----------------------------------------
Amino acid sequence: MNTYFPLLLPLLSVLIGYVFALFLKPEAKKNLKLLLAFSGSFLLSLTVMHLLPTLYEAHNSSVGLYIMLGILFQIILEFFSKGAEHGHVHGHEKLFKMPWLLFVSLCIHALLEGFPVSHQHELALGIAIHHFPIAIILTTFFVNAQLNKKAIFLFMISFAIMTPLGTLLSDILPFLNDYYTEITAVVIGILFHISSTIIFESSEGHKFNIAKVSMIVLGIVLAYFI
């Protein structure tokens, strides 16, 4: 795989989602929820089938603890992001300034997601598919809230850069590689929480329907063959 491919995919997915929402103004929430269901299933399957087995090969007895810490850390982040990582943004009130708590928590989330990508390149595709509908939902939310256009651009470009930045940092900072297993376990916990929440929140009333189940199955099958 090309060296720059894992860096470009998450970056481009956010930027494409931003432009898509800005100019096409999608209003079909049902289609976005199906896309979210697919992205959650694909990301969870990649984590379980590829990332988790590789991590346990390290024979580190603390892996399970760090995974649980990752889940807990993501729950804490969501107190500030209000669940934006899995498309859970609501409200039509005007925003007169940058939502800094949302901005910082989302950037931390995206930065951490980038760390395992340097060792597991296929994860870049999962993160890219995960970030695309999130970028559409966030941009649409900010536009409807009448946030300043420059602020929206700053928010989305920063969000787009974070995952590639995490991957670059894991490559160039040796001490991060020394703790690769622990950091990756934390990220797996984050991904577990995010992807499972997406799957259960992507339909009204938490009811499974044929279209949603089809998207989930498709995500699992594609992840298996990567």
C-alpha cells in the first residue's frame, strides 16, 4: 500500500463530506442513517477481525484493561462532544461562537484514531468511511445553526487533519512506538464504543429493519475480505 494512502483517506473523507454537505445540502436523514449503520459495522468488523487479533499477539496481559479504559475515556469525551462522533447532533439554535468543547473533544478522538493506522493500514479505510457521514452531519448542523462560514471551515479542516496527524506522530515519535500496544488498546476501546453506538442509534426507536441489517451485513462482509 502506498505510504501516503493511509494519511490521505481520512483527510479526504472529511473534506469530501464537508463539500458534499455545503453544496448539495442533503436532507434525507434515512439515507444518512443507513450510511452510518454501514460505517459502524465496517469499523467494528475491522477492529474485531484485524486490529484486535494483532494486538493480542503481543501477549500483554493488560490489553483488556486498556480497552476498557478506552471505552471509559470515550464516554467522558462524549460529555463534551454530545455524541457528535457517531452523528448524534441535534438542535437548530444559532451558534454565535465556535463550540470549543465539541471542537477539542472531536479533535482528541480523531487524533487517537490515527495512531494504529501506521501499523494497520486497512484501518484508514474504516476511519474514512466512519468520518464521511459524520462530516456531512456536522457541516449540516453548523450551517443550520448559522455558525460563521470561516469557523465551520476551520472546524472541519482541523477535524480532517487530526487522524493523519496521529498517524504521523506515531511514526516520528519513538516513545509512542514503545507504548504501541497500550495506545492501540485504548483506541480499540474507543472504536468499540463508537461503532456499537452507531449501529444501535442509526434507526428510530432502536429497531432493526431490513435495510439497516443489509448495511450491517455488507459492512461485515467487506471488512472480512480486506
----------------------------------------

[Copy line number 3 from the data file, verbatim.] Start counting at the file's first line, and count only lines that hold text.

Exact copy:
C-alpha cells in the first residue's frame, strides 16, 4: 500500500463530506442513517477481525484493561462532544461562537484514531468511511445553526487533519512506538464504543429493519475480505 494512502483517506473523507454537505445540502436523514449503520459495522468488523487479533499477539496481559479504559475515556469525551462522533447532533439554535468543547473533544478522538493506522493500514479505510457521514452531519448542523462560514471551515479542516496527524506522530515519535500496544488498546476501546453506538442509534426507536441489517451485513462482509 502506498505510504501516503493511509494519511490521505481520512483527510479526504472529511473534506469530501464537508463539500458534499455545503453544496448539495442533503436532507434525507434515512439515507444518512443507513450510511452510518454501514460505517459502524465496517469499523467494528475491522477492529474485531484485524486490529484486535494483532494486538493480542503481543501477549500483554493488560490489553483488556486498556480497552476498557478506552471505552471509559470515550464516554467522558462524549460529555463534551454530545455524541457528535457517531452523528448524534441535534438542535437548530444559532451558534454565535465556535463550540470549543465539541471542537477539542472531536479533535482528541480523531487524533487517537490515527495512531494504529501506521501499523494497520486497512484501518484508514474504516476511519474514512466512519468520518464521511459524520462530516456531512456536522457541516449540516453548523450551517443550520448559522455558525460563521470561516469557523465551520476551520472546524472541519482541523477535524480532517487530526487522524493523519496521529498517524504521523506515531511514526516520528519513538516513545509512542514503545507504548504501541497500550495506545492501540485504548483506541480499540474507543472504536468499540463508537461503532456499537452507531449501529444501535442509526434507526428510530432502536429497531432493526431490513435495510439497516443489509448495511450491517455488507459492512461485515467487506471488512472480512480486506